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My understanding of Ben's answer to this question is that even though associated graded is not an adjoint functor, it's not too bad because it is a composition of a right adjoint and a left adjoint.

But are such functors really "not that bad"? In particular, is it true that any functor be written as the composition of a right adjoint and a left adjoint?

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up vote 35 down vote accepted

The answer is no, because the nerve functor turns an adjoint pair of functors between categories into inverse homotopy equivalences between spaces (this is because of the existence of the unit and counit and the fact that nerve turns natural transformations into homotopies). In particular, this means that any functor whose nerve is not a homotopy equivalence cannot be a composite of adjoints. For a very simple example, you could take the functor from the 2-object discrete category to the terminal category.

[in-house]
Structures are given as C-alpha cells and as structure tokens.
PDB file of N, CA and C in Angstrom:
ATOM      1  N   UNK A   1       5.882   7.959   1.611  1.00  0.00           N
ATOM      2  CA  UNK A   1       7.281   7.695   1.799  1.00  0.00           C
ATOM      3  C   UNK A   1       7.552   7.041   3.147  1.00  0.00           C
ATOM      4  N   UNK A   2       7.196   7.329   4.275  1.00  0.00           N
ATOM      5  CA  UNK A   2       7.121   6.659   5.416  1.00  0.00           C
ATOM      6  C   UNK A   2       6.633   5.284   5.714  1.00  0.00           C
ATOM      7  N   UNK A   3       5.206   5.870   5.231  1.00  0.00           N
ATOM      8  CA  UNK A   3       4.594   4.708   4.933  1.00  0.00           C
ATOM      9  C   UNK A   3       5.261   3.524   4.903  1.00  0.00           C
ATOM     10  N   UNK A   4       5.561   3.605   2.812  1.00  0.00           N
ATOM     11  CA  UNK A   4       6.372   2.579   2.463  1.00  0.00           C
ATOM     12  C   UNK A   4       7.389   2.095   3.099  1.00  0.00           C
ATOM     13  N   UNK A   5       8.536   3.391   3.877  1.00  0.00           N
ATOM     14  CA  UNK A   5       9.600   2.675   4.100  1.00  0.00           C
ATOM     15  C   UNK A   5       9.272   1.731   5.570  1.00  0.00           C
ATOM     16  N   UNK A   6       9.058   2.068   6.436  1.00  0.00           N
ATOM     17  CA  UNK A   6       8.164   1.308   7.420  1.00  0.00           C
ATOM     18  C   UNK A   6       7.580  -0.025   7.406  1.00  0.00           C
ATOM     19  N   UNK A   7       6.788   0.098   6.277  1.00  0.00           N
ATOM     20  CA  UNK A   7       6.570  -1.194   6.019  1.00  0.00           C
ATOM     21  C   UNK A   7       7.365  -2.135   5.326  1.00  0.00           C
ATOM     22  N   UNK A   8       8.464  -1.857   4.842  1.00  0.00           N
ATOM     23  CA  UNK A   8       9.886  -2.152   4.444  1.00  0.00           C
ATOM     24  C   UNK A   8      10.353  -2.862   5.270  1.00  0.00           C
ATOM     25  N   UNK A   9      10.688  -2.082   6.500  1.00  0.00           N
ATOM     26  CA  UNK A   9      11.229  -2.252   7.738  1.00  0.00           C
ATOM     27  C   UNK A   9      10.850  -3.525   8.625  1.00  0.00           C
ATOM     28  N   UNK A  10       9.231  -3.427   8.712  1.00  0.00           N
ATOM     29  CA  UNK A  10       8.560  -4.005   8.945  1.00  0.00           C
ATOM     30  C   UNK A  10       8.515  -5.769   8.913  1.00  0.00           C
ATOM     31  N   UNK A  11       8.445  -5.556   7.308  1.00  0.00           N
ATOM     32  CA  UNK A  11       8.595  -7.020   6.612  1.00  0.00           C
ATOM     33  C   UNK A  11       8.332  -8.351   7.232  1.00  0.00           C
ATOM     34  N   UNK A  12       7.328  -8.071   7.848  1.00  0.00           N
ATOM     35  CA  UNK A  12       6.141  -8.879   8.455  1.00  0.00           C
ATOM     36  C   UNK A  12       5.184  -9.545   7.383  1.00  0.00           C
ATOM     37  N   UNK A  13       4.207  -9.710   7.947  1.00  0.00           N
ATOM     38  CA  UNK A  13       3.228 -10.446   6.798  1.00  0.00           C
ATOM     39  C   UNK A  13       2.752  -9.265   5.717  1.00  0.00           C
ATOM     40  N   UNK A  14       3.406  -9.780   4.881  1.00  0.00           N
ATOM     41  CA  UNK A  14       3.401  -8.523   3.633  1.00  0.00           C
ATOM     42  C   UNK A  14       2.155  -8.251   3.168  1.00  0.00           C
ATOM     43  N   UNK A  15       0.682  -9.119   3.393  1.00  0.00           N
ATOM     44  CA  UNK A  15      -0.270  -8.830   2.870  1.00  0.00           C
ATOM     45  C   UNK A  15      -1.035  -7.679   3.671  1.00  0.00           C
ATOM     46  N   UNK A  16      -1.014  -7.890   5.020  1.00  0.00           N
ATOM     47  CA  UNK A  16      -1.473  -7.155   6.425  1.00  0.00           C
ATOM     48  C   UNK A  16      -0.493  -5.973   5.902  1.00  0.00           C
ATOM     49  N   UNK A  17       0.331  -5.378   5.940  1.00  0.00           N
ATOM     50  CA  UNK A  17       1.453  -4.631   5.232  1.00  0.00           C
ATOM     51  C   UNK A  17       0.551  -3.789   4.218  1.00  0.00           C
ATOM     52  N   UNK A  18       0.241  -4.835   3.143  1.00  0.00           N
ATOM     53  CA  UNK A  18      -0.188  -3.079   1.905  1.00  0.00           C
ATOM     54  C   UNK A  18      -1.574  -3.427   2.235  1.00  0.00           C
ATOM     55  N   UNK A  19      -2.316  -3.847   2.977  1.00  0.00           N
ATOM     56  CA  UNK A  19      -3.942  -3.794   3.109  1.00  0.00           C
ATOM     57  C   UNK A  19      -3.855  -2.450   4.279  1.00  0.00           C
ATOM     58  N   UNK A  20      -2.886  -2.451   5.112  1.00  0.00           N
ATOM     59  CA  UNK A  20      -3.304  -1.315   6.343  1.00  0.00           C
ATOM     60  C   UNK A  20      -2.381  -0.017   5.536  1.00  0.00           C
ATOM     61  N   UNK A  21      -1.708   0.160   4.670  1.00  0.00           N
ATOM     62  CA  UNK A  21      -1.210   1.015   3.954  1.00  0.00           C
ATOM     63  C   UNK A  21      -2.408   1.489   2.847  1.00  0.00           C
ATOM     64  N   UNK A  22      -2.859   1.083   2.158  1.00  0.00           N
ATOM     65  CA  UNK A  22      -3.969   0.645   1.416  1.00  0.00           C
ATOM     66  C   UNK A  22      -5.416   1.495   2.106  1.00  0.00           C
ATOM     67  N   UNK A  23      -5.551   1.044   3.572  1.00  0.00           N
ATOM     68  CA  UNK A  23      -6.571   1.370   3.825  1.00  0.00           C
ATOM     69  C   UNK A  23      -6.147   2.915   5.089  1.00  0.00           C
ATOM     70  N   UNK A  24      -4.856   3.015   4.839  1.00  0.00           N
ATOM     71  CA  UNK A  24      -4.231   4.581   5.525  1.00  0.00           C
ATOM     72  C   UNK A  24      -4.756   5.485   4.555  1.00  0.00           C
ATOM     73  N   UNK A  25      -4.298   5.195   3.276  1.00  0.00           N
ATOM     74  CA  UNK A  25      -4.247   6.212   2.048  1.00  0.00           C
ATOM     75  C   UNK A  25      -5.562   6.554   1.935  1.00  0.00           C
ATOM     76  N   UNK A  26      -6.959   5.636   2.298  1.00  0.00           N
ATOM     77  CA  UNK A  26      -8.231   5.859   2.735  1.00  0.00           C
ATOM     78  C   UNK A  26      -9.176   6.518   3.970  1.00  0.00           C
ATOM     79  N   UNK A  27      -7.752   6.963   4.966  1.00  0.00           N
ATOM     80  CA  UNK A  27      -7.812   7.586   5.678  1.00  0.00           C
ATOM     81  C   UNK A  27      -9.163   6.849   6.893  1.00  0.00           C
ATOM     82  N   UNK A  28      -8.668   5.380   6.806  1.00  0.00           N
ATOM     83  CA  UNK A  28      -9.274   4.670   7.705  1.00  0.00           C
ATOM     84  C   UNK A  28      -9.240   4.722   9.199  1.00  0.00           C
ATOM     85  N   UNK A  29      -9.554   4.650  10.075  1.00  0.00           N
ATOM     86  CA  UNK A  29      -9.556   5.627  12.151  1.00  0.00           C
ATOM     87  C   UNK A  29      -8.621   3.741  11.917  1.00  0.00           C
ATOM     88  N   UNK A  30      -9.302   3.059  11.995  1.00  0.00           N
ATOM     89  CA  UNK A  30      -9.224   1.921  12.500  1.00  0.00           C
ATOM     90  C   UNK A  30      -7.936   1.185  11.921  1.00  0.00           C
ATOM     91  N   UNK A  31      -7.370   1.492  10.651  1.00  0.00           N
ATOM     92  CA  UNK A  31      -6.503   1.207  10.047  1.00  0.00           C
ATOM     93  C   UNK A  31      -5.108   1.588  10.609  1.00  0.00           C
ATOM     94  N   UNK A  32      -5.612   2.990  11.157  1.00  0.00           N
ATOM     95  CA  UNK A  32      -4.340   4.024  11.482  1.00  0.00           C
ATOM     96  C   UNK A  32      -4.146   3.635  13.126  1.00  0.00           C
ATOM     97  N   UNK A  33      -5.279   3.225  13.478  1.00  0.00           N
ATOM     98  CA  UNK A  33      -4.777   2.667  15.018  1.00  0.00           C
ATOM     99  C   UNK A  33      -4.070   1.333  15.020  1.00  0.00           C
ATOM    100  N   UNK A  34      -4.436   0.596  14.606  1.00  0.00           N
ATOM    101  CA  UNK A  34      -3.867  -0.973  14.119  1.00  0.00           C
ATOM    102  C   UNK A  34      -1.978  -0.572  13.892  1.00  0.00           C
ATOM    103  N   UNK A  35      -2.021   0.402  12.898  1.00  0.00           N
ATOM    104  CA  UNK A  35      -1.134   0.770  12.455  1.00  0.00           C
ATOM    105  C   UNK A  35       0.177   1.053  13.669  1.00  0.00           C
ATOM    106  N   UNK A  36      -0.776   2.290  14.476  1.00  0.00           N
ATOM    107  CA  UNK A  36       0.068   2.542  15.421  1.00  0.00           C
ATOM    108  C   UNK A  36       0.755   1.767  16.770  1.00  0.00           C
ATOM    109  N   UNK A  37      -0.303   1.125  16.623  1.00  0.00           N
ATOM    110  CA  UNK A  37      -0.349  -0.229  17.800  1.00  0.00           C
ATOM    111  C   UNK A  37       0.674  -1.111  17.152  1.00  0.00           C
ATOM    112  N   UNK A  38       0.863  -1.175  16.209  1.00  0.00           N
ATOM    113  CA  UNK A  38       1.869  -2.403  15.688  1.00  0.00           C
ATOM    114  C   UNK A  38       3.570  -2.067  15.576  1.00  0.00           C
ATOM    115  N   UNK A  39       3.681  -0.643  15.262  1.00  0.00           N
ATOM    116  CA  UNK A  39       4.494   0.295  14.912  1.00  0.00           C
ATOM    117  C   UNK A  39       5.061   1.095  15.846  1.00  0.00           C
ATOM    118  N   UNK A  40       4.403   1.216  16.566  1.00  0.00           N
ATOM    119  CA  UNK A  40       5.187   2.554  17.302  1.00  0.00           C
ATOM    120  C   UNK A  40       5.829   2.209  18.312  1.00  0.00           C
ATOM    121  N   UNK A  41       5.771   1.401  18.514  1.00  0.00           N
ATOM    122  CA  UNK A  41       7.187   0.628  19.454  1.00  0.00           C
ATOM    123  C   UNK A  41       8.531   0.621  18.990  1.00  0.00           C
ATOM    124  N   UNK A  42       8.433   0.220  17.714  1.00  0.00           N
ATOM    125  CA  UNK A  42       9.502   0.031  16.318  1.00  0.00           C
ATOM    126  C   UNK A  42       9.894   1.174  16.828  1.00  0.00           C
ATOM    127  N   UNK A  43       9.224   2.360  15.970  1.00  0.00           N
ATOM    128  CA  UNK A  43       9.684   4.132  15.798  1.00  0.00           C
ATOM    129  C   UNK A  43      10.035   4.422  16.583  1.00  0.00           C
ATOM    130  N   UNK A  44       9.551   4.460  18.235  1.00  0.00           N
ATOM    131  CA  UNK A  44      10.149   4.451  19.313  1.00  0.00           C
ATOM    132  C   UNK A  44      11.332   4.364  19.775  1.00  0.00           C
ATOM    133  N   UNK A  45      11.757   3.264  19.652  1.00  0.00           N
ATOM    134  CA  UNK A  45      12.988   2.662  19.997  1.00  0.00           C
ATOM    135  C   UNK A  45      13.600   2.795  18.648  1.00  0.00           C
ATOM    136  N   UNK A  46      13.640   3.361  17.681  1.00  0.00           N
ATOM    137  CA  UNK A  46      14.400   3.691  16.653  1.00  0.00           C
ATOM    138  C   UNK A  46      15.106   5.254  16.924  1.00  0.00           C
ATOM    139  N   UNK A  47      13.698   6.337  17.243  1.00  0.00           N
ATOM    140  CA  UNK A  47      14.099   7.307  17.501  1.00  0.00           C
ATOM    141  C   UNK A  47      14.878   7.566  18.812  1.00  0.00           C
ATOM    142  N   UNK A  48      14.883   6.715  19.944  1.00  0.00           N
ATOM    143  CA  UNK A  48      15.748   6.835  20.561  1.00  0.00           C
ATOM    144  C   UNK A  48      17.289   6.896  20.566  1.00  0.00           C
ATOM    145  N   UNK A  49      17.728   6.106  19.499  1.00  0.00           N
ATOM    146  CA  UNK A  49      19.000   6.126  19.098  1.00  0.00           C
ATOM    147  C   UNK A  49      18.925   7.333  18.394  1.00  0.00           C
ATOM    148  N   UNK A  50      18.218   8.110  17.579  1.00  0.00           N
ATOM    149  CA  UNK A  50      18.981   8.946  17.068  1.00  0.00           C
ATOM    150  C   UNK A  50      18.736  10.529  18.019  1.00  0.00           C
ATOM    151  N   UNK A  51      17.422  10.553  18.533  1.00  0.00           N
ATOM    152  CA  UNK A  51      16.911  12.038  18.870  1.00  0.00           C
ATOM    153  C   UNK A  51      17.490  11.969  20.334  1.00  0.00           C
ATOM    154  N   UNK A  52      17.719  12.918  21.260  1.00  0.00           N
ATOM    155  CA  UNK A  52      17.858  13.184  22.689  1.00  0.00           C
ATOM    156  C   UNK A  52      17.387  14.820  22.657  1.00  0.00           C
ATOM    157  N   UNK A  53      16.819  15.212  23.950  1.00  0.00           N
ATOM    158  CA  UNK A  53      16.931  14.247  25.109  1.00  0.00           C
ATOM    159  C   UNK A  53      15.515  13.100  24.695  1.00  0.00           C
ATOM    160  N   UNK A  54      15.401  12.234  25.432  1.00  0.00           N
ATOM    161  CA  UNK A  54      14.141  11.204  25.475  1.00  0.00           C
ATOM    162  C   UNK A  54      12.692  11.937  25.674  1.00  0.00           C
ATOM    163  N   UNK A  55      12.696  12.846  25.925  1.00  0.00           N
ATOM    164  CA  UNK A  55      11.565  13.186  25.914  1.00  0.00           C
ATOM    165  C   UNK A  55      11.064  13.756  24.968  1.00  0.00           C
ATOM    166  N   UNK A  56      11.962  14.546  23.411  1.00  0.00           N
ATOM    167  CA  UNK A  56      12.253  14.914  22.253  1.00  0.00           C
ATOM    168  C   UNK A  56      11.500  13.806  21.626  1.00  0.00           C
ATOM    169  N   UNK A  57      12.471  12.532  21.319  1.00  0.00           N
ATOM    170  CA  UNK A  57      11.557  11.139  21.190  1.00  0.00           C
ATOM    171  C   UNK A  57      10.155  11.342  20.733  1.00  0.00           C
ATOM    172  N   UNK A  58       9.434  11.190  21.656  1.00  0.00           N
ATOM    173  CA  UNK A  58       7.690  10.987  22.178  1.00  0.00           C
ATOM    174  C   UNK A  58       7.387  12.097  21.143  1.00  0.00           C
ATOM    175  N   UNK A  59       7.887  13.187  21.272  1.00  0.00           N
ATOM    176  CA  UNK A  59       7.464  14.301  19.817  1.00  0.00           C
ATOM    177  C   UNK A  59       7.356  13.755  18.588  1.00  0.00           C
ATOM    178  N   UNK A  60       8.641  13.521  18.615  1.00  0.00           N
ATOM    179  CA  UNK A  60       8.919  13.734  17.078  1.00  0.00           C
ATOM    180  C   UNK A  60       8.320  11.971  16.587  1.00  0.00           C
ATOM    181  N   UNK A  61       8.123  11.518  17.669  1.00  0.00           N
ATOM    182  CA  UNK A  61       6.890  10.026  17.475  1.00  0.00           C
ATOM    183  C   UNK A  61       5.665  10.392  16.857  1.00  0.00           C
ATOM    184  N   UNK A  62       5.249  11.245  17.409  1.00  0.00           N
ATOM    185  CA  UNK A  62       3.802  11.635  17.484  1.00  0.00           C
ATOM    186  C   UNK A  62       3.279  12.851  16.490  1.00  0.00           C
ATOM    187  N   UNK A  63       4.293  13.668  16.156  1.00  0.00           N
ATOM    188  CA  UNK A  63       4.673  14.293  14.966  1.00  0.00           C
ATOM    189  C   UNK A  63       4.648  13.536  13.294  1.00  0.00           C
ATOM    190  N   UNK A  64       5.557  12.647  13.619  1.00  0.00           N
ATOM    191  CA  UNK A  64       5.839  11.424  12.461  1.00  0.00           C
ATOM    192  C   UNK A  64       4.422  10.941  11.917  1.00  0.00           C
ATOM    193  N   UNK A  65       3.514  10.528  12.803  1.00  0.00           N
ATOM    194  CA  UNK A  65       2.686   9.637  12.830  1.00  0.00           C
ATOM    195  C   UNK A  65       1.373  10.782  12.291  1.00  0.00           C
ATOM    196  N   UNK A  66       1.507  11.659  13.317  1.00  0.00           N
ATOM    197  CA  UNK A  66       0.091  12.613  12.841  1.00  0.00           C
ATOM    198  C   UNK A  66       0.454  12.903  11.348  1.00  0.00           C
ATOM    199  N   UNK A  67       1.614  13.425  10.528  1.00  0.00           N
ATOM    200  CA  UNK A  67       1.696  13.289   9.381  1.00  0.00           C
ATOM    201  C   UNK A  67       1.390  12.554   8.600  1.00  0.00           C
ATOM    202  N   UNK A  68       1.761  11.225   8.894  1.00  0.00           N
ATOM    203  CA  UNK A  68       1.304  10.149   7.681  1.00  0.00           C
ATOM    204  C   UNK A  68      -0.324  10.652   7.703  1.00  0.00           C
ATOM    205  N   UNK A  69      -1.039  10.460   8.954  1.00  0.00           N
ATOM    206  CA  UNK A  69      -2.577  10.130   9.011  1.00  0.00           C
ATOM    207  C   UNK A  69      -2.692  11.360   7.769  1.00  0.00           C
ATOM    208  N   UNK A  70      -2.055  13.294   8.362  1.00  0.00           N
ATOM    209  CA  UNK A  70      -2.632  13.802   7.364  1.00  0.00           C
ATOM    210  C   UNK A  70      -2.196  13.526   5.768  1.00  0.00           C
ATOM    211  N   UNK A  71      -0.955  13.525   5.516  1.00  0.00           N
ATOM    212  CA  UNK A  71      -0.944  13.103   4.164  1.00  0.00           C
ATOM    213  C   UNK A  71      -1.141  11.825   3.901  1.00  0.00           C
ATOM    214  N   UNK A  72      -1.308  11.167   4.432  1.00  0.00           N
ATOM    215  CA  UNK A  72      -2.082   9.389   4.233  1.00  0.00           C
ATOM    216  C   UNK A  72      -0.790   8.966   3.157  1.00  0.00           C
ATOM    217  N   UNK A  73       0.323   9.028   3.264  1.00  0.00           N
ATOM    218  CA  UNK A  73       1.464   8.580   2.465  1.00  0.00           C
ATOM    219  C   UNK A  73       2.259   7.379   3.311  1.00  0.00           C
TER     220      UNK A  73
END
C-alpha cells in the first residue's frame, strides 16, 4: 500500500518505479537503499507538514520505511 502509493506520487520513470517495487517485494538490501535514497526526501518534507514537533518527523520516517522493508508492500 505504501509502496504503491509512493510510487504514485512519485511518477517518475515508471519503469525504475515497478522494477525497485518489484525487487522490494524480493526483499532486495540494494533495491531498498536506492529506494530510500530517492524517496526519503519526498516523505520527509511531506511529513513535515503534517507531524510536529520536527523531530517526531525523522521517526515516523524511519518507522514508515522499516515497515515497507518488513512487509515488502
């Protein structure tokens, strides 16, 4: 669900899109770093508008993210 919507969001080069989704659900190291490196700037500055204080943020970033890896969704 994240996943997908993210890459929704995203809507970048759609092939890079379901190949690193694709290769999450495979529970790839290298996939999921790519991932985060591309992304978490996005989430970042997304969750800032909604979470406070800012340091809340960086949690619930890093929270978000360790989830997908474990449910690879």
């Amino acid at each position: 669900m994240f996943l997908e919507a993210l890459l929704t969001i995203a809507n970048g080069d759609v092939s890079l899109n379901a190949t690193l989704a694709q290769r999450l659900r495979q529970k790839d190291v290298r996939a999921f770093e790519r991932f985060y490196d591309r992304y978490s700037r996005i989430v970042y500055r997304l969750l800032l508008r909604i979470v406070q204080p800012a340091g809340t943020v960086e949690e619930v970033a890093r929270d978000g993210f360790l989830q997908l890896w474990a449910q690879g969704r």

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A similar but simpler argument: any adjunction between categories $C$ and $D$ induces a bijection between their sets (or classes) $\pi_0 C$ and $\pi_0 D$ of connected-components. So categories with different numbers of connected-components are never linked by a chain of adjoint functors. Eric's example will also do here. –  Tom Leinster Aug 16 '12 at 15:02
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Here's a really trivial way to see that the answer is "no": a functor from the empty category to a nonempty category is never a composite of adjoints (since a functor from the empty category to a nonempty category is never an adjoint).

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